Revere is a city in Suffolk County, Massachusetts, United States, located approximately from downtown Boston. It is named after the American Revolutionary War patriot Paul Revere. As of the 2010 United States Census, the city has a population of 51,755 inhabitants.
Revere borders the towns of Winthrop, East Boston and Chelsea to the south, Everett and Malden to the west, Saugus and Lynn to the north, and the Atlantic Ocean to the east. According to the United States Census Bureau, the city has a total area of , of which, of it is land and of it (40.98%) is water.
Revere’s first inhabitants were Native Americans who belonged to the Pawtucket tribe and were known as the Rumney Marsh Indians. The leader, or sachem, of the Pawtuckets was Nanepashemet of Lynn. In 1616, an epidemic, probably smallpox, swept the region, killing thousands in its wake. Nanepashemet retired to the Mystic River, in what is now Medford, but was found murdered in 1619 at his fort on the brow of Rock Hill overlooking the river. Three sons succeeded him in his reign. One of them, Wonohaquaham, also called Sagamore John, had jurisdiction over the Native Americans at Winnisemmit (later Chelsea) and Rumney Marsh.
Often, the Native Americans, with their intimate knowledge of the vast, yet unexplored wilderness, would help the settlers in their struggle to survive. During King Phillip's War, the local friendly Native Americans were placed on what is now Deer Island, where many of them perished. Some of them on the island were enlisted to help the colonists defeat the other warring tribes.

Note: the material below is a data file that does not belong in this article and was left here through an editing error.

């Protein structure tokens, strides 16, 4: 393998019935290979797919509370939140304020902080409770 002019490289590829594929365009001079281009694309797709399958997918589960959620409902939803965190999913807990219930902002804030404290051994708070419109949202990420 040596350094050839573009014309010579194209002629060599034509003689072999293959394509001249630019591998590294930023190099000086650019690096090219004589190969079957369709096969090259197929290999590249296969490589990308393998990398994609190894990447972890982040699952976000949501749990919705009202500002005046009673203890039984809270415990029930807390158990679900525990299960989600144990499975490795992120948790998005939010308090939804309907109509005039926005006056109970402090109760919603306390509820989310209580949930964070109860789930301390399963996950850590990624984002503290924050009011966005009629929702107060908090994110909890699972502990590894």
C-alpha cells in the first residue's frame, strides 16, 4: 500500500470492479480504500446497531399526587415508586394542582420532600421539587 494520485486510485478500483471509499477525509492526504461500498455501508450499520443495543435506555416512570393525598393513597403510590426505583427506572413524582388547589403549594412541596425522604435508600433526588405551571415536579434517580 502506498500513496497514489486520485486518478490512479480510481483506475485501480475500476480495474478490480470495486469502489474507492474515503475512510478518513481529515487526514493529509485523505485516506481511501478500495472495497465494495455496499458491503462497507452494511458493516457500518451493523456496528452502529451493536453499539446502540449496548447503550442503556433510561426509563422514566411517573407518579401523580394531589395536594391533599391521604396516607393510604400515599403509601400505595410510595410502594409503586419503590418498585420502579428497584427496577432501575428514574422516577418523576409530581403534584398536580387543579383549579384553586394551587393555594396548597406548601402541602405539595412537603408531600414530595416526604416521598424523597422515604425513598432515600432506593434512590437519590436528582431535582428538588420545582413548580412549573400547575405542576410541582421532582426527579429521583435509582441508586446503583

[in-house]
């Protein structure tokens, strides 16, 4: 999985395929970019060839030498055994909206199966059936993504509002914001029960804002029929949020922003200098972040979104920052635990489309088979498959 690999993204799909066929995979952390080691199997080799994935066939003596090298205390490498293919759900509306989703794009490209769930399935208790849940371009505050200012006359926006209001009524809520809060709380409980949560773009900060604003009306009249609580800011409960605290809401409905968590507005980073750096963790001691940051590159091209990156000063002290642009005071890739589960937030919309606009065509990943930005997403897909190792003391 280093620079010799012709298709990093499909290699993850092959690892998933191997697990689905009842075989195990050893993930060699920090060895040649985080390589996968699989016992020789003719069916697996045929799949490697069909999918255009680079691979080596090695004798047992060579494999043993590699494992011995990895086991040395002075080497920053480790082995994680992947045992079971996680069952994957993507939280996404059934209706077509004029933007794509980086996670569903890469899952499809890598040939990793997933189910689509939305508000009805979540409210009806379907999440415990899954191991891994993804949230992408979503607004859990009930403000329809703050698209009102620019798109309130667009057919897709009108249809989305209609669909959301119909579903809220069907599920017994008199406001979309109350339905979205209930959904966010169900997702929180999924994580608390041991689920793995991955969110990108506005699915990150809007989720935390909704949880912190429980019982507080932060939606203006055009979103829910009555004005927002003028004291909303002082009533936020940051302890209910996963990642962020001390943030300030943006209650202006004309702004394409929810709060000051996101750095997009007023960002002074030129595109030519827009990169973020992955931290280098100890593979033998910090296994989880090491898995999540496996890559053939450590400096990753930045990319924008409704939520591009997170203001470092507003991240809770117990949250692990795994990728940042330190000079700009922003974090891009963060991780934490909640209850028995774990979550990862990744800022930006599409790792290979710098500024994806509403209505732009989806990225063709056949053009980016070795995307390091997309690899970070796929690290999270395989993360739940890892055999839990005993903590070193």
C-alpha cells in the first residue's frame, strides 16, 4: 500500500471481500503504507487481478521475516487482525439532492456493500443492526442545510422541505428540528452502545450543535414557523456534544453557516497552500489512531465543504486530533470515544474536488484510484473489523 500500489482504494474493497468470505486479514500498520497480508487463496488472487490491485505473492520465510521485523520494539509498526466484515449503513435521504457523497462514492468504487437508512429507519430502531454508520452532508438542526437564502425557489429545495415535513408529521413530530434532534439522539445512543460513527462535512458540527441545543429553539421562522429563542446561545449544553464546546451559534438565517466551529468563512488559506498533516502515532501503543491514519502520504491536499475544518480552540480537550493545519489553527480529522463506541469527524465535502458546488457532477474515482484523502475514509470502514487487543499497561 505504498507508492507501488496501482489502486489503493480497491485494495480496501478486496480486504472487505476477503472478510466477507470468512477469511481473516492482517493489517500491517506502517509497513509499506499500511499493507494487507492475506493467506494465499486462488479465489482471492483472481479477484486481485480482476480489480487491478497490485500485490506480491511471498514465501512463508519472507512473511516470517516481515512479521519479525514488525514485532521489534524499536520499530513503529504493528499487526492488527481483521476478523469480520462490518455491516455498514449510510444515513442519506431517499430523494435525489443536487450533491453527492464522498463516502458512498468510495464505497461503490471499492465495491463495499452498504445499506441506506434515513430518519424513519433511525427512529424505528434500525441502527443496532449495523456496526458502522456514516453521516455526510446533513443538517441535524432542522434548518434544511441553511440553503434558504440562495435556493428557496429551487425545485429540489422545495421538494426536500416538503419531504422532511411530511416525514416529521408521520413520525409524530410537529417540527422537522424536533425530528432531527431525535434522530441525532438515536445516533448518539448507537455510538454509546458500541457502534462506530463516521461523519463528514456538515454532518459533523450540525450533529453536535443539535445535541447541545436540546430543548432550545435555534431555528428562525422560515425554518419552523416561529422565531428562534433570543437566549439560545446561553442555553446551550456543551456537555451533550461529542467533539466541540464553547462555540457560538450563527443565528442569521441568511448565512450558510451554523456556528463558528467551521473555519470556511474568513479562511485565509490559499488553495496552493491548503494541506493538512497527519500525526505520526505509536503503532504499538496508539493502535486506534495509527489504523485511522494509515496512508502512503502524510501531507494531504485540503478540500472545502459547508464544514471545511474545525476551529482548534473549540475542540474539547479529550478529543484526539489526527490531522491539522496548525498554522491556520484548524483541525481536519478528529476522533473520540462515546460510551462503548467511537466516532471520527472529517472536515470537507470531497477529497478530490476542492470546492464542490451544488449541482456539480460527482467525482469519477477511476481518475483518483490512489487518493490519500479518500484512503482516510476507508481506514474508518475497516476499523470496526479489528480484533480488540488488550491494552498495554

Rumney Marsh was originally divided and allotted to twenty-one of Boston's most prominent citizens. By 1639, the original allotments had been consolidated into seven great farms. Farming was the principal industry of Winnisemmet, and Rumney Marsh in particular. On September 25, 1634, Rumney Marsh was annexed to Boston, which had received its name only four years earlier. Winnisemmet and Pullen Poynt (which was later to be known as Winthrop) were also annexed to Boston. The first county road in North America stretched across Rumney Marsh from the Winnisemmet Ferry to Olde Salem in 1641.
In 1739, Rumney Marsh, Winnisemmet and Pullen Poynt were set off from Boston and established as the town of Chelsea. The largest of the three settlements, Rumney Marsh (or North Chelsea) was selected as the Town Center.
In 1775, the area played a role in the American Revolution as the site of the first naval battle, at Rumney Marsh, and other locations.
In 1852, Pullen Poynt seceded from North Chelsea and was established as the town of Winthrop. That same year, Chelsea became its own city. In 1871, North Chelsea changed its name in honor of the great American patriot, Paul Revere, who died in 1818.